Date of Award


Degree Type

Selective Evidence-Based Medicine Review

Degree Name

Master of Science in Health Sciences - Physician Assistant


Physician Assistant Studies

Department Chair

John Cavenagh, MBA, PhD, PA-C


OBJECTIVE: The objective of this selective EBM review is to determine whether or not, “Does musical therapy increase reading ability in children aged 8-10 that are diagnosed with dyslexia?”

STUDY DESIGN: Review of three English language primary studies, published between 2013 and 2016. Articles were selected based on outcomes measured and relevance to the objective.

DATA SOURCES: Two randomized controlled trials (RCTs) and one non-randomized control trial were found using PubMed. These studies analyzed how music training affected the reading ability in children with dyslexia or severe reading impairments.

OUTCOMES MEASURED: Main outcomes assessed were word accuracy measured with the Test of Phonological Awareness, DDE-2 Pseudo Word Reading Test, and MT Text Reading, as well as the speed and quality of reading measured with NEPSY II Battery: Phonemic Fusion Assessment.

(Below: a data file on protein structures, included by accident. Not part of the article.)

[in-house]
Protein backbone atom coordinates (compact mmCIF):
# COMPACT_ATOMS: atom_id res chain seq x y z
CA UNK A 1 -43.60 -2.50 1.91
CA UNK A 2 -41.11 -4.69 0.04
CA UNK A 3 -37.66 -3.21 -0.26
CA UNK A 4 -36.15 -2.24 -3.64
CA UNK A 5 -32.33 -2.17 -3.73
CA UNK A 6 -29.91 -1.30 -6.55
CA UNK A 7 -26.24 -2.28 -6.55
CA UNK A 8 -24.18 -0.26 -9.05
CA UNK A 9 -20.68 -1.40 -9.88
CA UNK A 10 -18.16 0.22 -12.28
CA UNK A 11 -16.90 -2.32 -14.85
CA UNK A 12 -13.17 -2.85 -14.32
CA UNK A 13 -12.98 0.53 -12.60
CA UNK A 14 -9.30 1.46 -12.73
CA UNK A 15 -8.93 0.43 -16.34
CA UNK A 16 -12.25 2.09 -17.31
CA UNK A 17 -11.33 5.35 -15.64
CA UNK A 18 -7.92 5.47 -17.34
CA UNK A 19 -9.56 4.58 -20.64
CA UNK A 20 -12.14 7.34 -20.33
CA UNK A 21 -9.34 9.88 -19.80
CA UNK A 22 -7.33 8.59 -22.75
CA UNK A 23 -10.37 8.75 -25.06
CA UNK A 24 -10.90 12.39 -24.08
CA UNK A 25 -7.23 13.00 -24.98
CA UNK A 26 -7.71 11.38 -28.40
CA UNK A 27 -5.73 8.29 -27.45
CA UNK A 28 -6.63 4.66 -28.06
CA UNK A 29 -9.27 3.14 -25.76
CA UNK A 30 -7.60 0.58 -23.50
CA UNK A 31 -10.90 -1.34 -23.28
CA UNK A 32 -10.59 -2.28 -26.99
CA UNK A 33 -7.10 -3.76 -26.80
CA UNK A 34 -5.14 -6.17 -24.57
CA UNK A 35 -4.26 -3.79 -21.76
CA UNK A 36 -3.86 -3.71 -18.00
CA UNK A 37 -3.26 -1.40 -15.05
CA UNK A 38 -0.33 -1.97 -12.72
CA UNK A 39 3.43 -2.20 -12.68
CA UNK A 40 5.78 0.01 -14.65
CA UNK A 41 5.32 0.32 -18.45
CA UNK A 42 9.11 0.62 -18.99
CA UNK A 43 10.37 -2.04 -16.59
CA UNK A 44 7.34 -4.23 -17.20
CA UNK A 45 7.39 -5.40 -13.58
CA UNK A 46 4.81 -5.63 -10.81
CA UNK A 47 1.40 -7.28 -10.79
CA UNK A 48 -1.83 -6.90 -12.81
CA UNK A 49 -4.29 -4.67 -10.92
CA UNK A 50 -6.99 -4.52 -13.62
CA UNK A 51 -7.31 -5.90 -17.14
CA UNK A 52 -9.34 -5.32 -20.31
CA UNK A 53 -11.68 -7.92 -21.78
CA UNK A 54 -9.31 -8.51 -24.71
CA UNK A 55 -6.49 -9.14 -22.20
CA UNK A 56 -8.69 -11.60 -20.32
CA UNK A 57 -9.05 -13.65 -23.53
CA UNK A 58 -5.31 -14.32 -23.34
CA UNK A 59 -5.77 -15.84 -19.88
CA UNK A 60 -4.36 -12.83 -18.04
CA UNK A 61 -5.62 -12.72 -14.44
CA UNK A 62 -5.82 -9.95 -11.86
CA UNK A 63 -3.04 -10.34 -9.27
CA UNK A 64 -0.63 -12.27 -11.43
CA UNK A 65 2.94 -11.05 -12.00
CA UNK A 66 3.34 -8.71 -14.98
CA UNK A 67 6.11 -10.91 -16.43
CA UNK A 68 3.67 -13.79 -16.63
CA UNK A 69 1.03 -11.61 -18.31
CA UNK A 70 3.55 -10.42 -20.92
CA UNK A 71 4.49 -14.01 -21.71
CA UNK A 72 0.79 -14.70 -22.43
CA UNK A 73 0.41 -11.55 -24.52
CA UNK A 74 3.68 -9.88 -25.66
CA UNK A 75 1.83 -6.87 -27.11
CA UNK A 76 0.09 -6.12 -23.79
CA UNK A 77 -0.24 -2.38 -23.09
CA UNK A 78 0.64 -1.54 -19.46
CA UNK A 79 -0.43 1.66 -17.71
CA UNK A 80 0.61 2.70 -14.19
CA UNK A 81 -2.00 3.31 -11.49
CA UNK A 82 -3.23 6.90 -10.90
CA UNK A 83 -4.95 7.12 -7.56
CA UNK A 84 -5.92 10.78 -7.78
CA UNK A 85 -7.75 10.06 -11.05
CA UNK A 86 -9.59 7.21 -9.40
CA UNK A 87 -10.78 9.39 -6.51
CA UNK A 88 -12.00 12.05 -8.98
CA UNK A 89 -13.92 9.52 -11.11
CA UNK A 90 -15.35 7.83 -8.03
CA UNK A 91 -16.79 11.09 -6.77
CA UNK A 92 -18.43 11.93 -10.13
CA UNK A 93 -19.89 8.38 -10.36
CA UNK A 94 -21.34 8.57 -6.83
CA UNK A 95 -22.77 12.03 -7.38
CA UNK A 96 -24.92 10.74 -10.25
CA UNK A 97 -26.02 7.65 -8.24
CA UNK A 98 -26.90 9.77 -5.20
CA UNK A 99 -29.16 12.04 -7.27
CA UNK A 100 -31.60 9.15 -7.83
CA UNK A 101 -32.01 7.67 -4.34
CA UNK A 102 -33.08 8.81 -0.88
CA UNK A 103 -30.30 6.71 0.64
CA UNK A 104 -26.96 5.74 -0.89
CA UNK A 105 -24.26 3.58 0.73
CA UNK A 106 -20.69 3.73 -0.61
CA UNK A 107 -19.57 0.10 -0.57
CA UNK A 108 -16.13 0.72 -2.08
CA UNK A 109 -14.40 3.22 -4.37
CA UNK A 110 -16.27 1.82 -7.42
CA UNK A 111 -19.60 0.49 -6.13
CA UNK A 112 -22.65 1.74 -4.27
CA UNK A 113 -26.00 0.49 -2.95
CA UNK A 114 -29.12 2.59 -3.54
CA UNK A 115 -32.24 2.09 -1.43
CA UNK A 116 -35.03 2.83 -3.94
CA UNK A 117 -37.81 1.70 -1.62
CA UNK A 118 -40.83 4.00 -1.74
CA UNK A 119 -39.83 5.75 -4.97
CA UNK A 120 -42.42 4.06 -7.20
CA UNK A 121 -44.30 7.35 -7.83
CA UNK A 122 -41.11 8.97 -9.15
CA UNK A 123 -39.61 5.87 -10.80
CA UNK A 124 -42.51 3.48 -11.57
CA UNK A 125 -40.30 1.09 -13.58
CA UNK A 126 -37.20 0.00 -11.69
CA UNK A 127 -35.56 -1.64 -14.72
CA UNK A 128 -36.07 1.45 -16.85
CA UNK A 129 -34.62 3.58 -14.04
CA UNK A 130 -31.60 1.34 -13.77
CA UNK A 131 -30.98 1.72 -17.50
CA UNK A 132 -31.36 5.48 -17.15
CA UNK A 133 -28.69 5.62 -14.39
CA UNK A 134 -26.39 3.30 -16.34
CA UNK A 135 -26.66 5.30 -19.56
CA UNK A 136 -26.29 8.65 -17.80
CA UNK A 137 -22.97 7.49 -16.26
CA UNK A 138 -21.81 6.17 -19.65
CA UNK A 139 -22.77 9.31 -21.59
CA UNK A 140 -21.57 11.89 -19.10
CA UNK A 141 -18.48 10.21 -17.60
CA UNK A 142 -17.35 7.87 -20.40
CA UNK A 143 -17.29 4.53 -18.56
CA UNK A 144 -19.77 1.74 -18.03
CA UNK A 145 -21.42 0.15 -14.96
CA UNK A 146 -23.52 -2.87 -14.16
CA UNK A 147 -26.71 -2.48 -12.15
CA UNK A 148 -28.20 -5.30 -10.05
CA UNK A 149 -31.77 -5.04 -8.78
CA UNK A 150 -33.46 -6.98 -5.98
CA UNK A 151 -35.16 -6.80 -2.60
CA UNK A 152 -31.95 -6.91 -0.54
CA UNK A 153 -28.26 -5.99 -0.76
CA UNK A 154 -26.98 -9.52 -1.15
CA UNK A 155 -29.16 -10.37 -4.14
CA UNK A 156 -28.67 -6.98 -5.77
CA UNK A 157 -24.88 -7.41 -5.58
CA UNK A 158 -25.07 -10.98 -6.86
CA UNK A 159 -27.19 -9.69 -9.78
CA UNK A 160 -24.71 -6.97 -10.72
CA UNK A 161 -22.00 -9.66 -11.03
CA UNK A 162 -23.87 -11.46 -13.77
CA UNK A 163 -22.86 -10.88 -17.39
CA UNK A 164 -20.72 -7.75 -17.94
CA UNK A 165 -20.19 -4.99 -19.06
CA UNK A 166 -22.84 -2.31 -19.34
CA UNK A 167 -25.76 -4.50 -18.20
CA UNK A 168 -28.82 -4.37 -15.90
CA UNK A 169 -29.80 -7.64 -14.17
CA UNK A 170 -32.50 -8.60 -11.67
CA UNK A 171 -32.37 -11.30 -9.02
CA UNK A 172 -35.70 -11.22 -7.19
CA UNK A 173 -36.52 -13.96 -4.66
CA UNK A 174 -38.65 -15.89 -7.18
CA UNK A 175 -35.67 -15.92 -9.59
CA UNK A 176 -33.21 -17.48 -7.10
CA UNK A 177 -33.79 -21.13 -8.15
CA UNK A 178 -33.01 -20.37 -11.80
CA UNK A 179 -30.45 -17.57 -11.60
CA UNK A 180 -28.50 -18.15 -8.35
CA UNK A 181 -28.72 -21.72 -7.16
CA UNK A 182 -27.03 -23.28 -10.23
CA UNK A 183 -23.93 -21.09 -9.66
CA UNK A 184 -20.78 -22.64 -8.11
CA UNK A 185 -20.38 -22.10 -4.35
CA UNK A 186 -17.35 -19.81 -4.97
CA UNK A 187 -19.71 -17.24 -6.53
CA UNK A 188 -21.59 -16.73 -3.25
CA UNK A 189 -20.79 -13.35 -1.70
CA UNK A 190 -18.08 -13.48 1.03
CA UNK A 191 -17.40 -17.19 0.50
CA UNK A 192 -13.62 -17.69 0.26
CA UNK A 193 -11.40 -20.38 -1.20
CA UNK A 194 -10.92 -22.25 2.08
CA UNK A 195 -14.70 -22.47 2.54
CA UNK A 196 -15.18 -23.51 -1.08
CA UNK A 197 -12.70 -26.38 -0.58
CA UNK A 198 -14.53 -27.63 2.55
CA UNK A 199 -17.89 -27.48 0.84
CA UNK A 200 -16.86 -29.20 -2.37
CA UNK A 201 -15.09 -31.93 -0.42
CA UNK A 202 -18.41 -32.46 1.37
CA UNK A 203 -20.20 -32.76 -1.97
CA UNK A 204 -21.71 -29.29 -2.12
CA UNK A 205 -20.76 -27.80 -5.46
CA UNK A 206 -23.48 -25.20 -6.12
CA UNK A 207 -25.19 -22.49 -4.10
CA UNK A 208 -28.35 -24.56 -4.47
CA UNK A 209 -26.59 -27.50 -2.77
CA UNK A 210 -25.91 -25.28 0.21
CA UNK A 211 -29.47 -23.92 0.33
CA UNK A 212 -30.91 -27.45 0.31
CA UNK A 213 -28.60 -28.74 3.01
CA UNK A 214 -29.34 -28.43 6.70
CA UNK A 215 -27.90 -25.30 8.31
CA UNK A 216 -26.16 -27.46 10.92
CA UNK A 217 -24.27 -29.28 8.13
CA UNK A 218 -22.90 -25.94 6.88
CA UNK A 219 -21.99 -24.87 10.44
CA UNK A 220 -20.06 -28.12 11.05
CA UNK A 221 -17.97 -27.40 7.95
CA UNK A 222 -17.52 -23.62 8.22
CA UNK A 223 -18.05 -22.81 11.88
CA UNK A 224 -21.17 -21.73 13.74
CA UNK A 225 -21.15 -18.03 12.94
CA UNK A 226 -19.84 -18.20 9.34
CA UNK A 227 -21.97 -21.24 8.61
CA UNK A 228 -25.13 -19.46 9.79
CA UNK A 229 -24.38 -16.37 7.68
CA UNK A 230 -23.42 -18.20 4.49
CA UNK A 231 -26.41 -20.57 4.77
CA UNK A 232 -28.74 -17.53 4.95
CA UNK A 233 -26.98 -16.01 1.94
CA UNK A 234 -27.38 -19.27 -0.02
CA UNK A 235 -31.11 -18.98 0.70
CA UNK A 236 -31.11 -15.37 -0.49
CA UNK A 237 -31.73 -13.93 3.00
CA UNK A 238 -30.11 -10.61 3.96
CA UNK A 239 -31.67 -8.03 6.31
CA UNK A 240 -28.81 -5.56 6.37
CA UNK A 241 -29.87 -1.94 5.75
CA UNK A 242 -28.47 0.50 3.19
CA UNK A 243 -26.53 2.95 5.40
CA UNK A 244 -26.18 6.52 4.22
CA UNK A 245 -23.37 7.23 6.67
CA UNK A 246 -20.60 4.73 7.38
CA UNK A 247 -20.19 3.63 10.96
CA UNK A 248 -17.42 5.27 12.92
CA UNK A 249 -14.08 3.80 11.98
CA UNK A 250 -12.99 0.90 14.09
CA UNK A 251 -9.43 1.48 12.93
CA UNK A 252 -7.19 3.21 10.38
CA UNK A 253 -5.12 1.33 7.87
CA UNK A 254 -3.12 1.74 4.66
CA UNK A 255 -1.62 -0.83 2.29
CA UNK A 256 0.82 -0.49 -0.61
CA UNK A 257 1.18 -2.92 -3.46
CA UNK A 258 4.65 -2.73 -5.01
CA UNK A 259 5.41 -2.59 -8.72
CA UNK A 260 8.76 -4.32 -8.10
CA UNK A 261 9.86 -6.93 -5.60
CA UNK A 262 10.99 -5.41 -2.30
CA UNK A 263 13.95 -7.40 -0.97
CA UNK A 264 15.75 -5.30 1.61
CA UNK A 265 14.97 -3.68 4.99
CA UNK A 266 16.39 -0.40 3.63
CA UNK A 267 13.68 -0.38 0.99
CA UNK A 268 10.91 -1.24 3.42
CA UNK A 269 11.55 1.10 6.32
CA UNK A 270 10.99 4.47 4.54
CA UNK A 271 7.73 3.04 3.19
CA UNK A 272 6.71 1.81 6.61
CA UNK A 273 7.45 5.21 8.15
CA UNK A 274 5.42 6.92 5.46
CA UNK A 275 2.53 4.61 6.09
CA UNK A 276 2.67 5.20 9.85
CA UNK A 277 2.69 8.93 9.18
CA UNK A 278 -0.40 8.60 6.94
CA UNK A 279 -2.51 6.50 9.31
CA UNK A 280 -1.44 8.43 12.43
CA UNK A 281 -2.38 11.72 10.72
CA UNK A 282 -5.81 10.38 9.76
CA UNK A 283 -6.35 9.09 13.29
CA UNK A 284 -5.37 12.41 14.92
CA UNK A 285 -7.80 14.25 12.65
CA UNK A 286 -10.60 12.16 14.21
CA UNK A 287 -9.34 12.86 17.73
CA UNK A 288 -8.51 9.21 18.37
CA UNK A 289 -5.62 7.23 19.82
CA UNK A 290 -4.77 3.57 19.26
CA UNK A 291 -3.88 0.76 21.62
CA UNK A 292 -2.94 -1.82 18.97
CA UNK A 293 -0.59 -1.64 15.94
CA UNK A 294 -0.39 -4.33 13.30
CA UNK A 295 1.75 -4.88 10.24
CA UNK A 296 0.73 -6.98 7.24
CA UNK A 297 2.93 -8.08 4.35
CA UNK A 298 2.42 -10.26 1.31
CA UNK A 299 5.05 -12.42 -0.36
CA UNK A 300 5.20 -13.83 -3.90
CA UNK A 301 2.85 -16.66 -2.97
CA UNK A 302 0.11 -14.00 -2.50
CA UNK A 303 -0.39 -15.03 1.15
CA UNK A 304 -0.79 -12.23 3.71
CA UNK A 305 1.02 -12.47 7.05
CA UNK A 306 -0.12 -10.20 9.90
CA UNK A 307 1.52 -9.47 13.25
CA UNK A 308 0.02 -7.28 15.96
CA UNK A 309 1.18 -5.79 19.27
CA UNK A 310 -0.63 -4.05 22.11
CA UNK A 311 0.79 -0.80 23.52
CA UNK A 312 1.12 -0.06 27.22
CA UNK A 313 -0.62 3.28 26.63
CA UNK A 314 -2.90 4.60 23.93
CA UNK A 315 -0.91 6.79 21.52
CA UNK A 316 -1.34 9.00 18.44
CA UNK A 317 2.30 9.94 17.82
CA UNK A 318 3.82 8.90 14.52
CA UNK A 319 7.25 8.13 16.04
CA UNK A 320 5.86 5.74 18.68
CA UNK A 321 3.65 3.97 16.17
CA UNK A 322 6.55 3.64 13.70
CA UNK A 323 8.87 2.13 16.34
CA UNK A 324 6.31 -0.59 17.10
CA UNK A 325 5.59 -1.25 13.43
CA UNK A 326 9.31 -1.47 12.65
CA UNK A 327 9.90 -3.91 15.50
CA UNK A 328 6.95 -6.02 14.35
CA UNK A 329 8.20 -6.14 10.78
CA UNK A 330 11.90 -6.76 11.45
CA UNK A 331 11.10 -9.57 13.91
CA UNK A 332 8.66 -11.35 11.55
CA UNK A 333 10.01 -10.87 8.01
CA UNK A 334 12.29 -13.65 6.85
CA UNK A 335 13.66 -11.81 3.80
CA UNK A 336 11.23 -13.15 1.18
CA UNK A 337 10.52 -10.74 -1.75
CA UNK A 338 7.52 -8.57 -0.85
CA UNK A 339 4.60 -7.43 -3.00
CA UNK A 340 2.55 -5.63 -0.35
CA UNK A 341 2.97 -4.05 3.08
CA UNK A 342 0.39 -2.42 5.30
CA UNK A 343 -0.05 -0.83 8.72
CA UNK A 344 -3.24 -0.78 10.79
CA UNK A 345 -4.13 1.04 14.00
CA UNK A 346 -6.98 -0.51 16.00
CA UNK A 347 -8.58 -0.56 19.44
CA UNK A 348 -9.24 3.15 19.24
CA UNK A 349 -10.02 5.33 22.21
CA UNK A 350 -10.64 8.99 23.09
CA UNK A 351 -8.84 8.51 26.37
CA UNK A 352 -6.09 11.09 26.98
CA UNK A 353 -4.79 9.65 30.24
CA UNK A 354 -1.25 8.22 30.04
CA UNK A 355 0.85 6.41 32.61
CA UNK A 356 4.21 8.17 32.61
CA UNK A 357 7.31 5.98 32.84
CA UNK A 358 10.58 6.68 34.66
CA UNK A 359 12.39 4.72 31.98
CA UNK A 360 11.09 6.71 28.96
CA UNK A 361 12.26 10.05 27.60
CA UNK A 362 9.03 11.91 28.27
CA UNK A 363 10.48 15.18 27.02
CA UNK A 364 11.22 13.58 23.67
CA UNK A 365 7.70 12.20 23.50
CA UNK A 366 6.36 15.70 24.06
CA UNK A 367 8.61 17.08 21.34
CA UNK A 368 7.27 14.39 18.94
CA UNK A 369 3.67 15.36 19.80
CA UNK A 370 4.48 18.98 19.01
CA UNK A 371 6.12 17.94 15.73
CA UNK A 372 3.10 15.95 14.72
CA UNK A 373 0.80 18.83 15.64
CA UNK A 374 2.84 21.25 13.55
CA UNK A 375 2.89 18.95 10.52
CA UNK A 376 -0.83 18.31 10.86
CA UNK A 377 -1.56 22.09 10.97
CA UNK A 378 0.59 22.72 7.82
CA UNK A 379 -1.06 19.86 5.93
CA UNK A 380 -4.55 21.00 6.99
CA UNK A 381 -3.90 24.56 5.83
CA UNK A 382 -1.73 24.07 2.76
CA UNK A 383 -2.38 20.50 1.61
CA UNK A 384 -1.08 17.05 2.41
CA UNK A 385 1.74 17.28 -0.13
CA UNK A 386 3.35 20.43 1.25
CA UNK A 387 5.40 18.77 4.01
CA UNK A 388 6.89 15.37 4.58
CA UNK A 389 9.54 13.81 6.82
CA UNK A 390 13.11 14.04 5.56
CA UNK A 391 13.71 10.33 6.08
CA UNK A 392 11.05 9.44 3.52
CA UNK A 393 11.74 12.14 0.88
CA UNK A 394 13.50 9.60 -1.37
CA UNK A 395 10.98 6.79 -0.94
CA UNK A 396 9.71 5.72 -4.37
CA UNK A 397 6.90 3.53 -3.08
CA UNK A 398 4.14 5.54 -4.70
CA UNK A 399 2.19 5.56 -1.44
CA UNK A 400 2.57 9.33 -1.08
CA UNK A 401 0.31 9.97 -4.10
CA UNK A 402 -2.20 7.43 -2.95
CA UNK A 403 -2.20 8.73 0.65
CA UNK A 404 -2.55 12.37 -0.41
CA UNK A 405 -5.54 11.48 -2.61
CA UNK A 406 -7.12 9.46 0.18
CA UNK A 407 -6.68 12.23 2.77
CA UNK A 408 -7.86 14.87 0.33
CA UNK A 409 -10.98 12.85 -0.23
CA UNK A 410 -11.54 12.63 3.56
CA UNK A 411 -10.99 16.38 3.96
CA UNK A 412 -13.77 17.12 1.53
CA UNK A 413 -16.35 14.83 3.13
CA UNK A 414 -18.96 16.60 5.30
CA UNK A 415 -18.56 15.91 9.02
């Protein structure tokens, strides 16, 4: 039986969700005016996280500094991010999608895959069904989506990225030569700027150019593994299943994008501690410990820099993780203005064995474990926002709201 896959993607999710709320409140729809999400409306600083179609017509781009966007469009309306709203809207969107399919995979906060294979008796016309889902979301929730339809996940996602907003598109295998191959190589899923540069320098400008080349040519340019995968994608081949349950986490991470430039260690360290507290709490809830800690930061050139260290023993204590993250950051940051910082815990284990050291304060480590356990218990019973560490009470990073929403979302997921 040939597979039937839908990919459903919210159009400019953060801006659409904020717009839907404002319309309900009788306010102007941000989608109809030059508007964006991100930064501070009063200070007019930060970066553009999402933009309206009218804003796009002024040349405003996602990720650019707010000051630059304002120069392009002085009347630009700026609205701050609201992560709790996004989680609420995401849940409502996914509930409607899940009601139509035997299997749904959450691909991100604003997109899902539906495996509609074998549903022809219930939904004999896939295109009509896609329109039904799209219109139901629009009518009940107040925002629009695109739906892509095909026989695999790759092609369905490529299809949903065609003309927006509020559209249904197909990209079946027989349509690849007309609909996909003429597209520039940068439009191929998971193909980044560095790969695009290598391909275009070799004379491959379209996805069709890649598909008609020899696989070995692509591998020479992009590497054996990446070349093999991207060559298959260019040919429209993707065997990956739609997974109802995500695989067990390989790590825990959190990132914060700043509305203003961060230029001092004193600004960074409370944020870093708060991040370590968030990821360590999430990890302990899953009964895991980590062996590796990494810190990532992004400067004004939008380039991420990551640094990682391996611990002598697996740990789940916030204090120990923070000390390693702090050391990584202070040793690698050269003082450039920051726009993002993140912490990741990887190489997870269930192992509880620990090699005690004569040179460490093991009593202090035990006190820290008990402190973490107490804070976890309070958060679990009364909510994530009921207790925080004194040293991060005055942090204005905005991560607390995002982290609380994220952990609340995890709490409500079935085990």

RESULTS: All three studies showed statistically significant improvement in the reading abilities of children with reading impairment after a period of musical training. The Cogo-Moreira et al. study showed improvement in phonological awareness, word accuracy, and text accuracy, the study done by Habib et al. displayed an improvement in the speed and quality of reading, and the Flaugnacco et al. study showed the performance in the accuracy of pseudoword reading and the reading of words and text improved greatly.

CONCLUSION: The result of two RCTs and one non-randomized control trial compared the effects of musical therapy on reading ability pre- and post- therapy as well as compared to control groups using alternate therapies such as painting classes showed musical therapy to be an effective tool to improve reading ability in children with dyslexia.